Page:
Some months ago, my elder son added a GPS app to my cell phone. Recently I visited the mega-city of Johannesburg in South Africa. The traffic at rush hour on the ring road around the city is so bad that the best way to change lanes is to step out of your car and climb into the one next to you.
Seriously? The solution is to get off the concrete highway (if you can) and negotiate your way through the suburbs. If you’re my husband, who has an excellent sense of direction, that makes sense. If you’re me—it doesn’t. You’ll never see me again.
My younger son and daughter-in-law, who live in Johannesburg, seemed to see this as a very real danger, so they gave us a GPS for the car. They—and I—knew very well Dad didn’t need one, so this was clearly an attempt to drive Mom right. This was the second GPS I received from my family in a matter of weeks. Anyone would think they didn’t want to lose me.
As most of you probably know—and I didn’t—the initials G.P.S. stand for Global Positioning System. This space-based navigational system is based on signals received from satellites which orbit the earth about 12,000 miles above us. Mind-blowing. Once I got used to the spooky feeling of being watched by unseen robotic eyes, I found it amazing. Driving along the long, deserted South African roads on the way home to Port Elizabeth, I found it comforting to think of all those eyes up there keeping watch over me. I had my husband in the car with me, but I know that next time I make a long trip on my own, I will often touch the bottom right corner of the screen to hear a pleasant-sounding lady reassuring me that she knows just where I am, even if I don’t.
I soon learned how to punch in new addresses into my GPS and listen to a calm voice who clearly knew the way to my destination. If I got stuck in traffic, I could try for the nearest exit and trust my robotic companion perched on the dashboard to “recalculate” and find me an alternate route. She never got annoyed, although I’m sure at times she wondered why she hadn’t been allocated to a Ferrari or a Mercedes with a switched-on driver. She even kindly reminded me of changes in the speed limit to prevent me getting a ticket! Sweet.
As long as I follow instructions, and the GPS is correctly programmed, I can be sure of arriving where I need to be. Even if I make a mistake along the way and miss a turning, she quickly “recalculates” and gets me back on track.
Mind you, I’ve heard a few horror stories of people who followed their GPSs into unsavoury locations, perhaps because there is more than one street with the same name. I hardly think we can blame the GPS for that—but it does show the need to double-check our destination on old-fashioned paper maps or new-fashioned Google maps before we set out on a journey.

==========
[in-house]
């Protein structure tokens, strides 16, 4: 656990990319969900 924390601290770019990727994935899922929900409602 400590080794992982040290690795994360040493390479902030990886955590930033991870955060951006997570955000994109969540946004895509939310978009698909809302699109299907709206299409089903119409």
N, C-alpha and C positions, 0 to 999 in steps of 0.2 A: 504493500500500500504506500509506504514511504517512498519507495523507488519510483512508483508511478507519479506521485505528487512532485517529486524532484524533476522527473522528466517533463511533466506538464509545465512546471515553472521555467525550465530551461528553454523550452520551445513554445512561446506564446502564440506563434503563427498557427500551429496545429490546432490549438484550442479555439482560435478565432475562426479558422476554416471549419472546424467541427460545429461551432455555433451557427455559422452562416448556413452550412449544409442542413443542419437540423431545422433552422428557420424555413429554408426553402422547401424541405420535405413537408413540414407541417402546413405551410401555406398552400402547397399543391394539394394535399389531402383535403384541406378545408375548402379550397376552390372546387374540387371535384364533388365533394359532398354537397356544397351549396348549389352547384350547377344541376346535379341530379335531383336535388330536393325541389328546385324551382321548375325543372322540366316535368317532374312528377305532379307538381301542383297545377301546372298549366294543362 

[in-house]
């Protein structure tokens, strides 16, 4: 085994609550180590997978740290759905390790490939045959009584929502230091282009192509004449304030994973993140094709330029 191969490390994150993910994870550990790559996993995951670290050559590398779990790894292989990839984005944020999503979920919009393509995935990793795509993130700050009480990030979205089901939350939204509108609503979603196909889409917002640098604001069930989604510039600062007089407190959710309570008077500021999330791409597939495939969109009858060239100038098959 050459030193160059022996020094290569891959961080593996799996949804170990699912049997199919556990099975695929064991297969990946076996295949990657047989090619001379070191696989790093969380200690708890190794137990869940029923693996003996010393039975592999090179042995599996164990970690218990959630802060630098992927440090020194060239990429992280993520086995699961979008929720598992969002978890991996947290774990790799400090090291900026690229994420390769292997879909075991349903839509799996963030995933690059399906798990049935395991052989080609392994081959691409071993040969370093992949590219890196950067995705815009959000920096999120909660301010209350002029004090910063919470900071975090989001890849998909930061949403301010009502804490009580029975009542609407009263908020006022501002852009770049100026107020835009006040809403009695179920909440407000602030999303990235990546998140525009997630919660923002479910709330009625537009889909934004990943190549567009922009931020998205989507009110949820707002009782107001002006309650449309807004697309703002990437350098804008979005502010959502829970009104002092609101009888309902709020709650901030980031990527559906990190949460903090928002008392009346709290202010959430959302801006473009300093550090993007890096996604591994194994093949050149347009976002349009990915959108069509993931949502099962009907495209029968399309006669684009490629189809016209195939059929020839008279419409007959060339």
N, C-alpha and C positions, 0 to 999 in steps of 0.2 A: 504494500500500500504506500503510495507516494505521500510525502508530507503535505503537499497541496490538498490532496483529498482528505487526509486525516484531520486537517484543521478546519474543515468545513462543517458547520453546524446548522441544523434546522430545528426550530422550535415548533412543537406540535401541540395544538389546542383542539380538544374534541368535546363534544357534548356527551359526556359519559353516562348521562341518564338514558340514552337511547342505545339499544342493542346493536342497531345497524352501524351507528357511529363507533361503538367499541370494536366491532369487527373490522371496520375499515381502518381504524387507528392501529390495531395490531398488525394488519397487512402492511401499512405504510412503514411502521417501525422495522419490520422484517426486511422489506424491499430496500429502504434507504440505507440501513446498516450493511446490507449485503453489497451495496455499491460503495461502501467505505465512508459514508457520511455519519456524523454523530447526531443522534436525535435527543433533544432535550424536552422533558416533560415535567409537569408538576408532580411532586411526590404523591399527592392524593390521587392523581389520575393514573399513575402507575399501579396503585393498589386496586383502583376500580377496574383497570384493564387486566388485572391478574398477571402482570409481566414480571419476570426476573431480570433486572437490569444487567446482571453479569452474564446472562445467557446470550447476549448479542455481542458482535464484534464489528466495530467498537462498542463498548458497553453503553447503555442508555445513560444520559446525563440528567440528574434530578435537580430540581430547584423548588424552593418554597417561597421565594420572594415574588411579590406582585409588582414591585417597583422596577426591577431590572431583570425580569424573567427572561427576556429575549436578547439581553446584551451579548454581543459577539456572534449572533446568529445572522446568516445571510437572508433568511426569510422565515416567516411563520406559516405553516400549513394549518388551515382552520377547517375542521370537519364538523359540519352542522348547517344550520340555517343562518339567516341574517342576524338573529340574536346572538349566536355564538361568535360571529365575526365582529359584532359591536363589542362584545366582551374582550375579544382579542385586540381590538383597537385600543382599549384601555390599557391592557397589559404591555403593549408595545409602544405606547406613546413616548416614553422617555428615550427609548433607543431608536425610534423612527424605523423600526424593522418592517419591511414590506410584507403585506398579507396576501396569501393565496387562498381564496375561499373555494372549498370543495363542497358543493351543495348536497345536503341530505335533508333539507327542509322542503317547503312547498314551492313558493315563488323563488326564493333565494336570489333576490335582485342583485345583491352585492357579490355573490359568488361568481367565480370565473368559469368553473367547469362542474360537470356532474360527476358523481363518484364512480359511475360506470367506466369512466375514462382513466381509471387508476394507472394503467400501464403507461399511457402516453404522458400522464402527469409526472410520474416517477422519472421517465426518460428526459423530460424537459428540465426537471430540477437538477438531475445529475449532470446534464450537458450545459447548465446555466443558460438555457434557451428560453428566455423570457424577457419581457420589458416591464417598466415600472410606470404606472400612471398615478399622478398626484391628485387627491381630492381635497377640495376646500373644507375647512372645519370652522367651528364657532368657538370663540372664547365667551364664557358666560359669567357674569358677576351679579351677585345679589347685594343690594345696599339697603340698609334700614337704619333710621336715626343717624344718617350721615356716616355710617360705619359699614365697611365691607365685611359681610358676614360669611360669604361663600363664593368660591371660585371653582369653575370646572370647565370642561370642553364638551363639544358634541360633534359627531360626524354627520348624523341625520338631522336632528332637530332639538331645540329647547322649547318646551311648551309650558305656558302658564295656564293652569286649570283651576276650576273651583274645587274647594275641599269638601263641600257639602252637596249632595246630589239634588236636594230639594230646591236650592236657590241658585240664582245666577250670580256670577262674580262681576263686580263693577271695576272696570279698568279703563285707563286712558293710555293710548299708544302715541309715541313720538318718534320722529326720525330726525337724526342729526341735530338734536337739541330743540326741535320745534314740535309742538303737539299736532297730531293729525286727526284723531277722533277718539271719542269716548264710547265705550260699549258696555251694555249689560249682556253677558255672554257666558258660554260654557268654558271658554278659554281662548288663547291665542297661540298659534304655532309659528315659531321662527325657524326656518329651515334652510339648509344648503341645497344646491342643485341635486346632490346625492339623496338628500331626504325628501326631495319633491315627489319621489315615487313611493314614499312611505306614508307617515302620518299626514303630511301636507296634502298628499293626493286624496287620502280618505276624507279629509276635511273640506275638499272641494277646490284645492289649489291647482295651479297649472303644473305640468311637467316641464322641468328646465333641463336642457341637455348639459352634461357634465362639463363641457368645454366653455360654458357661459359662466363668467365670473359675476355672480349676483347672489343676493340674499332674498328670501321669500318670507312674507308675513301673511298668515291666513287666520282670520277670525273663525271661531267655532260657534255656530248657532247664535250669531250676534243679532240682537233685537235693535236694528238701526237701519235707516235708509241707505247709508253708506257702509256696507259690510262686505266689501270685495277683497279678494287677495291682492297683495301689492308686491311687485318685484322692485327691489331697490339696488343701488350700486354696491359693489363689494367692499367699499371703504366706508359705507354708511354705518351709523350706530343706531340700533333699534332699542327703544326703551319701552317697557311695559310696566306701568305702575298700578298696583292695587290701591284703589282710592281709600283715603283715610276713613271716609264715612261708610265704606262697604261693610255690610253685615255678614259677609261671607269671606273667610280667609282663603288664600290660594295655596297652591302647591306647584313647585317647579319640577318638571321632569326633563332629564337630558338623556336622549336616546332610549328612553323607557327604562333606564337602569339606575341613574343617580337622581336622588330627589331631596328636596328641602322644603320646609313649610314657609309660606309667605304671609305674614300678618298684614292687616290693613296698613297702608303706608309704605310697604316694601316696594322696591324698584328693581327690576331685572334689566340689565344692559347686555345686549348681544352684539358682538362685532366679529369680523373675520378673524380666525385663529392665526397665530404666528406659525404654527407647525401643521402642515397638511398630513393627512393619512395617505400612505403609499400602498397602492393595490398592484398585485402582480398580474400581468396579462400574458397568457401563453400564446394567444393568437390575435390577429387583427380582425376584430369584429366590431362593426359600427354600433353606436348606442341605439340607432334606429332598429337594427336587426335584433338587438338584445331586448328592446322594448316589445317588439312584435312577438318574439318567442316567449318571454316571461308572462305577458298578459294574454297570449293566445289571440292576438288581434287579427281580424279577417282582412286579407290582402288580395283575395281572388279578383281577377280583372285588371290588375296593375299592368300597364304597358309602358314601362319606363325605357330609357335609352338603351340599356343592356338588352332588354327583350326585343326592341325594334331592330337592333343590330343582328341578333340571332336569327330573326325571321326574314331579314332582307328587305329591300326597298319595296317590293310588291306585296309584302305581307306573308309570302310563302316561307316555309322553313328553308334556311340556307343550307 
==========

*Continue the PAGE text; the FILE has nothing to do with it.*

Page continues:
As writers, the GPS has much to teach us.
1. We need to know where we want to go. Are we writing for children? Or is this a niche-specific article? Are we looking for a general address such as a woman’s magazine? Or are we aiming at a particular house such as breast-cancer survivors? We need to program our thinking clearly before we even start out on the journey.
2. We need a general idea of the directions to our chosen location. We may not have details on the exact plan we intend to follow, but we at least need to have an idea of where we’re headed. That will save many hours of frustration when we find the book we’re almost 2/3 of the way through writing is headed in the wrong direction.
3. It is good to know more eyes than ours are watching the article’s journey. We need critique partners who will look over our writing and say, “I think you need to do some recalculation in this chapter.” It’s good to have them offer alternative wording or a possible change to our direction.
4. It’s great to have companionship along the way. As writers, we tend to enjoy working in isolation, and it’s possible for our story to veer off track while we’re looking the other way. If we chat with someone else who knows the journey and where we’re aiming to go, we may hear words like, “What’s happening here? You seem to be changing direction.”
5. We need to follow the guidelines provided by the publishers, editors, or fellow authors. They are there to steer us along the right route. We shouldn’t think that because our Christmas children’s story is cute, it will be accepted by a woman’s magazine.
6. We need to keep track of the distance. I am beginning to get better at estimating, but when I first started using the GPS I can’t tell you how often I heard her say something like “In 400 meters, turn left.” I spotted a road to the left just ahead, so obediently slowed down and turned left. There would be a slight pause then a patient voice would intone, “Recalculating. Turn right and in 300 meters, turn left.” As we gain experience, we will get better at estimating word counts. But until then, it’s a good idea to work in a program such as MS Word with the word count visible. That will prevent the need to cut a 2,500 word article down to 250 words. (And yes, I’ve done that. More than once.) When the GPS says “turn in 400 meters” it means 400 meters. Turn after 100 and you’ll have to relocate—or get lost. If a publisher requires 500 words, they want 500 words. Offer more, and your story is likely to be relocated—to the trash can.
7. We need to listen to the GPS. If we don’t, we can hardly blame it if we get lost. There’s no point in having it on the dashboard if we don’t switch it on or if our music is louder than our guide’s voice. When writing, if we don’t follow the guidelines or listen to our internal GPS, we’re likely to get lost along the way.
Over to you. Can you think of any other similarities between the GPS in your car, and your writing journey? Next time you switch on the GPS, give some thought to your current writing project and ask if you need further direction to help you arrive at the right market.